P.S. – If you absolutely must, there is a way… read on.
It’s a staple in the asana diet. Forearms on the floor, interlaced fingers confidently cupping your skull as you sneak your feet forward until they softly lift skyward to achieve “The King” of Yogasanas: Sirsasana.
With all of its benefits, everyone should be doing it, right? Well…kinda.
If you read last month’s post, you know that bones and joints (not muscle) dictate your end range of movement. Bone proportion can impact your ability to do certain variations of postures safely and correctly. Although shoulder mobility is also important for a safe Sirsasana, based strictly on proportion, if your upper arm bone (humerus) isn’t long enough, you could be compressing your cervical spine (neck bones) and setting yourself up for dysfunction and long term injury.
Try this simple Yoga Tune Up® check-in which can be done before you put yourself, or your students, into a headstand (Sirsasana I): “Blockhead“: Grab a block or a water bottle between your palms and straighten your arms overhead, then bend the elbows and lower the block towards the back of your neck.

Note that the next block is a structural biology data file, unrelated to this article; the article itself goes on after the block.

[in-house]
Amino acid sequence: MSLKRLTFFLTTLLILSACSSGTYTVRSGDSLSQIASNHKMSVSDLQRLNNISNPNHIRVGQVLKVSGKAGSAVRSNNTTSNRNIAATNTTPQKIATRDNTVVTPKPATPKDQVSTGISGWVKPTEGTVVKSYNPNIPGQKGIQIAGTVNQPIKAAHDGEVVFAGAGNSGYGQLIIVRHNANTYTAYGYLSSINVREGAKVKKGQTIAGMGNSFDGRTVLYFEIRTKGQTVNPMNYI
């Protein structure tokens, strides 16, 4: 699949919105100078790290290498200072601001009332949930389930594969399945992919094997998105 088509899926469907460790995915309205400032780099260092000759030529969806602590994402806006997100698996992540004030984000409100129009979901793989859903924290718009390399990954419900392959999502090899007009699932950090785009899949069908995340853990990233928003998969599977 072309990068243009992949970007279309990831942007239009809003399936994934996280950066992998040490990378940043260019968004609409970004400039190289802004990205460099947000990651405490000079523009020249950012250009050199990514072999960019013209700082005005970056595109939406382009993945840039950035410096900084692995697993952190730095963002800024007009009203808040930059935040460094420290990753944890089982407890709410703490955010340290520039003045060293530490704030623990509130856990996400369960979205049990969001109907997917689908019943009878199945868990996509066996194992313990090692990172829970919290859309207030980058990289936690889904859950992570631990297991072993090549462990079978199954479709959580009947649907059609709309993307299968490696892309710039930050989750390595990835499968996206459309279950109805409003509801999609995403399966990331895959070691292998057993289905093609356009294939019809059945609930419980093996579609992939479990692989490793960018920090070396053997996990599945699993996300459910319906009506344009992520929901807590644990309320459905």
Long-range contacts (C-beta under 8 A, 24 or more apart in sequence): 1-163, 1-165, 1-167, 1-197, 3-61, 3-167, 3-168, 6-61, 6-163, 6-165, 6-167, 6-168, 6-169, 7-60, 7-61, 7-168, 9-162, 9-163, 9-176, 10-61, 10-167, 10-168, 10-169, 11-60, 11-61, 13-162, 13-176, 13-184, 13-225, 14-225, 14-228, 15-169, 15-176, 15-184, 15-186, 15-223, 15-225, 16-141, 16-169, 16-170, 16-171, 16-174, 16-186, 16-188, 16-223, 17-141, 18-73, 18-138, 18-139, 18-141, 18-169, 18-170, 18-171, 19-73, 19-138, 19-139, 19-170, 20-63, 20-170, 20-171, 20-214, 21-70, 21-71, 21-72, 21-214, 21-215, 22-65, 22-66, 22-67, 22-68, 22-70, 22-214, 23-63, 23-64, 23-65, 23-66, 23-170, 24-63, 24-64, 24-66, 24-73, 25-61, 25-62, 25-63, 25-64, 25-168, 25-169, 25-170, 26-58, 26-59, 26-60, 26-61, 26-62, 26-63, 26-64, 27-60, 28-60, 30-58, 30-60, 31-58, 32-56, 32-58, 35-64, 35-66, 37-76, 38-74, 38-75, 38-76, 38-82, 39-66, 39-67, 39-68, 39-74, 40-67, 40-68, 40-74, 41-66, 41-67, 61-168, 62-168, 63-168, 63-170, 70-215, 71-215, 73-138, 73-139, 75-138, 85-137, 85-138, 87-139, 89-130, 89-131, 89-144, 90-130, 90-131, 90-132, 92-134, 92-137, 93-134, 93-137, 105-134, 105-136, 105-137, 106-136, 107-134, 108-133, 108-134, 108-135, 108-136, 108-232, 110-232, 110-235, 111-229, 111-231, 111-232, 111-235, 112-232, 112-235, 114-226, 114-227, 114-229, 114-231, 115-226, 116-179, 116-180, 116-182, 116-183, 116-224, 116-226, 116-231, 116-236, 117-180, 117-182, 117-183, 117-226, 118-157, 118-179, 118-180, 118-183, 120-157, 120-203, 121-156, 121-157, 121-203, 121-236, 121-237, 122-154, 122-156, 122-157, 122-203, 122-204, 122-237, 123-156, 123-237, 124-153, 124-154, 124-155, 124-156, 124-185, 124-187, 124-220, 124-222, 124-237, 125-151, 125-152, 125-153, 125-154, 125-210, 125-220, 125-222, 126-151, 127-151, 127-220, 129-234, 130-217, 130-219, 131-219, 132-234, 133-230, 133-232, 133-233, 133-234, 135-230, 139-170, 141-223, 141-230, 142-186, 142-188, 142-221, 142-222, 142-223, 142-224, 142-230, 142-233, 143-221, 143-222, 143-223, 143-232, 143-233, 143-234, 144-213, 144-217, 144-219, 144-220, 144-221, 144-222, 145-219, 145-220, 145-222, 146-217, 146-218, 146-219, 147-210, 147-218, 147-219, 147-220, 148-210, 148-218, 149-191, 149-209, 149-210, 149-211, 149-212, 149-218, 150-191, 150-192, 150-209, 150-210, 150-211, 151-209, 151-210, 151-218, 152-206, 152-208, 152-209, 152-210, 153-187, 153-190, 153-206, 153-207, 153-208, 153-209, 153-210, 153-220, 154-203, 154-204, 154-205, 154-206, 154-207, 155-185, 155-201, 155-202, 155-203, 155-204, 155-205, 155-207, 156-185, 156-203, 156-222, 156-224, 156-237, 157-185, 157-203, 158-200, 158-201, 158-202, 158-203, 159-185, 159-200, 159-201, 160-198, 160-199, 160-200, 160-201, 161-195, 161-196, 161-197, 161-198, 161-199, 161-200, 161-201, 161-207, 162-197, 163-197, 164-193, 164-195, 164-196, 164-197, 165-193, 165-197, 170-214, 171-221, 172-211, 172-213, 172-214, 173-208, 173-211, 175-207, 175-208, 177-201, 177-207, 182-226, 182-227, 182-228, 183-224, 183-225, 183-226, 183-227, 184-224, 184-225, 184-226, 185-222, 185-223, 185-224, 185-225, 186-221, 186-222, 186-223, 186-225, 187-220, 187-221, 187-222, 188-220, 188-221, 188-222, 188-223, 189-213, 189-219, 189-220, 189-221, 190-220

If your elbows are straight up, higher than your head, then your upper arm bones are long enough for you to take the majority of weight bearing off your neck as you balance lightly on your head. If your elbows are below your head, guess where all of your body weight is going?
As you try to find the right spot on your skull for the balance, you send your neck bones into alternating flexion and extension with your full body weight bearing down on your discs, nerve branches and muscles that will be straining to keep your neck stable. Bad with extra bad sauce on top!
But there is hope. Thanks to the gifts bestowed upon us by BKS Iyengar, we have many tools to help those of the short-boned clan. Blankets must be stacked under the forearms to make up for the missing length so the weight can be transferred from the neck into the shoulder girdle where it belongs. Then the pose becomes stable, the neck spacious, and the head becomes a fine-tuner for balance rather than the focal point.
So pat yourself on the back with both hands and congratulate yourself on healthy, stable inversions from this day forward.